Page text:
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High River Levels Taking Business Away From Rafting Companies

By: Suzanne Wilson Email
By: Suzanne Wilson Email

June 18, 2013

With a couple more inches of rain on top of the several inches we have seen in the past week, river levels are continuing to rise. Rafting companies have had to turn away business this Spring because the water levels are too high.

During a typical Spring, the office of the James River Reeling and Rafting office is bustling with people with their jackets and tubes.

Ashley Denby, the Operations Director at James River Reeling and Rafting, explained, "Normally, by the first couple weeks of May, once kids start getting out of school and parents get anxious trying to figure out what to do with them and planning summer schedules, the phone typically start ringing."

This Spring has been a different story. There have been frequent rain storms and the James River levels are too high and unsafe for people to be on the river.

Denby said, "The rain that we've been getting and the headwaters have been pushing a lot of water down river to us. You have a lot of unforeseen danger under the water that people are necessarily aware of that can really affect your boat, you could pop a tube."

It's not that people aren't interested in cruising down the river, but most phone calls have ended with turning away customers.

Denby said, "It just makes it really difficult to get out at the take out spots when the river's moving so swiftly. In the end, it's all about safety here and it's too high to run and too unsafe for people, that's why we have a cut off point."

The cut off point for James River Reeling and Rafting is six and a half feet. Right now, the James River is running between seven and eight feet, average depth.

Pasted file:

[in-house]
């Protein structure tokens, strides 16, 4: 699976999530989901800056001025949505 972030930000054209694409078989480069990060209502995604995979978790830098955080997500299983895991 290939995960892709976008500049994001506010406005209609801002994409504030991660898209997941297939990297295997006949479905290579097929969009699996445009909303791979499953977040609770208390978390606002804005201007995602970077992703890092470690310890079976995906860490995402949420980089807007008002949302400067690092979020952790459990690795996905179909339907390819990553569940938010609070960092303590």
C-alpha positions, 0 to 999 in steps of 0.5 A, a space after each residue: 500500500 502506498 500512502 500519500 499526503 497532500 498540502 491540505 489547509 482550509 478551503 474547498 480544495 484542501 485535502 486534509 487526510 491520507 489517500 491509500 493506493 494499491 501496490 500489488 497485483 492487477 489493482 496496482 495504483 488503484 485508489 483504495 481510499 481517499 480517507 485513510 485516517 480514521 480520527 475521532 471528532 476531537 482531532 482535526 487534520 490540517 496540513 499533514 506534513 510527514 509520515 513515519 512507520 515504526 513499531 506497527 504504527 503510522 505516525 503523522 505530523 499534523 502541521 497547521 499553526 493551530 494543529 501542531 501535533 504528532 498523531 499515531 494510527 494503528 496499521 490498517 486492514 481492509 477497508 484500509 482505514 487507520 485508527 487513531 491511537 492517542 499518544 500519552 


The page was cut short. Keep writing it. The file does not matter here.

Denby said, "If you flip over in your boat and can't touch the bottom that's typically when you have the most problems."

Just a little bit of rain can cause the river lever to rise. That also speeds up the pace of the water and that's exactly why local water rescue teams say now's not the time to be on the river.

The Scottsville Volunteer Fire Department has been handling the local water rescues for over two years. They say now if the time to be most careful around and on the rivers.

Timmy Cersley, the Chief at the Scottsville Volunteer Fire Department, said, "First of all, we would hope that nobody is out there today. But, in the event that people do, with the fishing and things that go on in the river, we ask that they use precaution and stay away from and trees that have been dropped into the river because they act as strainers and they can pull you into it and get sucked up under the tree and not be able to get back out of it. The rapids are swollen and you may not see the rocks that could easily tip you over and drop you into the rocks, with the same situation, the boat could get hung up and not able to get out of it in time."

The Scottsville Volunteer Fire Department has a team of 20 train shore supporters and 15 river entry trained members. Chief Cersely says it's not a good idea to walk along the river banks for the next few days because the ground can slide away from you. If this happens you could easily be swept away in the rushing river current.

To check out the water levels go to the James River Reeling and Rafting website.


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